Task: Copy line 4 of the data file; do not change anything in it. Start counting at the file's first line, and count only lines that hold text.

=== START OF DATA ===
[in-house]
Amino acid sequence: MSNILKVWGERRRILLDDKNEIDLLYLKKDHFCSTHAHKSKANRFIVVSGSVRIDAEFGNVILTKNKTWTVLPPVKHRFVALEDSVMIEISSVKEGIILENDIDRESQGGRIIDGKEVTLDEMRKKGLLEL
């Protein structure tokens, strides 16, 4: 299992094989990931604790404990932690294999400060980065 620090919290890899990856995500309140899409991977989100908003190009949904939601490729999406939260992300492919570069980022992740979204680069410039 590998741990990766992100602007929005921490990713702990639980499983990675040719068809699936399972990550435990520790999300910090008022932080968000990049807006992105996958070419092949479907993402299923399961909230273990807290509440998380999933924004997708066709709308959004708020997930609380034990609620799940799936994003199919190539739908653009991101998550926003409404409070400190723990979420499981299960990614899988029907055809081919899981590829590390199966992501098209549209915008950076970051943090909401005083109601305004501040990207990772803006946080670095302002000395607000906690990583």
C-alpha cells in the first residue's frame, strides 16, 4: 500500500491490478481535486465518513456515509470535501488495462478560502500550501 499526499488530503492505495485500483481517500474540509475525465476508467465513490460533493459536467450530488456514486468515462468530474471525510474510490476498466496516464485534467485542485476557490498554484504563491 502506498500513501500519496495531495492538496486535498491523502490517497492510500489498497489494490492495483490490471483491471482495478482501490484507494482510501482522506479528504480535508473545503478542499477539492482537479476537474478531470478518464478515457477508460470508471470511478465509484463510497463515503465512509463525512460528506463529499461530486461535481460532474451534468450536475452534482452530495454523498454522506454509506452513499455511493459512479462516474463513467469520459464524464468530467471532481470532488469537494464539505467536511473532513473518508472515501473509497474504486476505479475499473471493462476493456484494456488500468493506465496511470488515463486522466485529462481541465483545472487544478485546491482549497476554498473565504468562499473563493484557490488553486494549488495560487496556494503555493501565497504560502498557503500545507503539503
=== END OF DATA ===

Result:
C-alpha cells in the first residue's frame, strides 16, 4: 500500500491490478481535486465518513456515509470535501488495462478560502500550501 499526499488530503492505495485500483481517500474540509475525465476508467465513490460533493459536467450530488456514486468515462468530474471525510474510490476498466496516464485534467485542485476557490498554484504563491 502506498500513501500519496495531495492538496486535498491523502490517497492510500489498497489494490492495483490490471483491471482495478482501490484507494482510501482522506479528504480535508473545503478542499477539492482537479476537474478531470478518464478515457477508460470508471470511478465509484463510497463515503465512509463525512460528506463529499461530486461535481460532474451534468450536475452534482452530495454523498454522506454509506452513499455511493459512479462516474463513467469520459464524464468530467471532481470532488469537494464539505467536511473532513473518508472515501473509497474504486476505479475499473471493462476493456484494456488500468493506465496511470488515463486522466485529462481541465483545472487544478485546491482549497476554498473565504468562499473563493484557490488553486494549488495560487496556494503555493501565497504560502498557503500545507503539503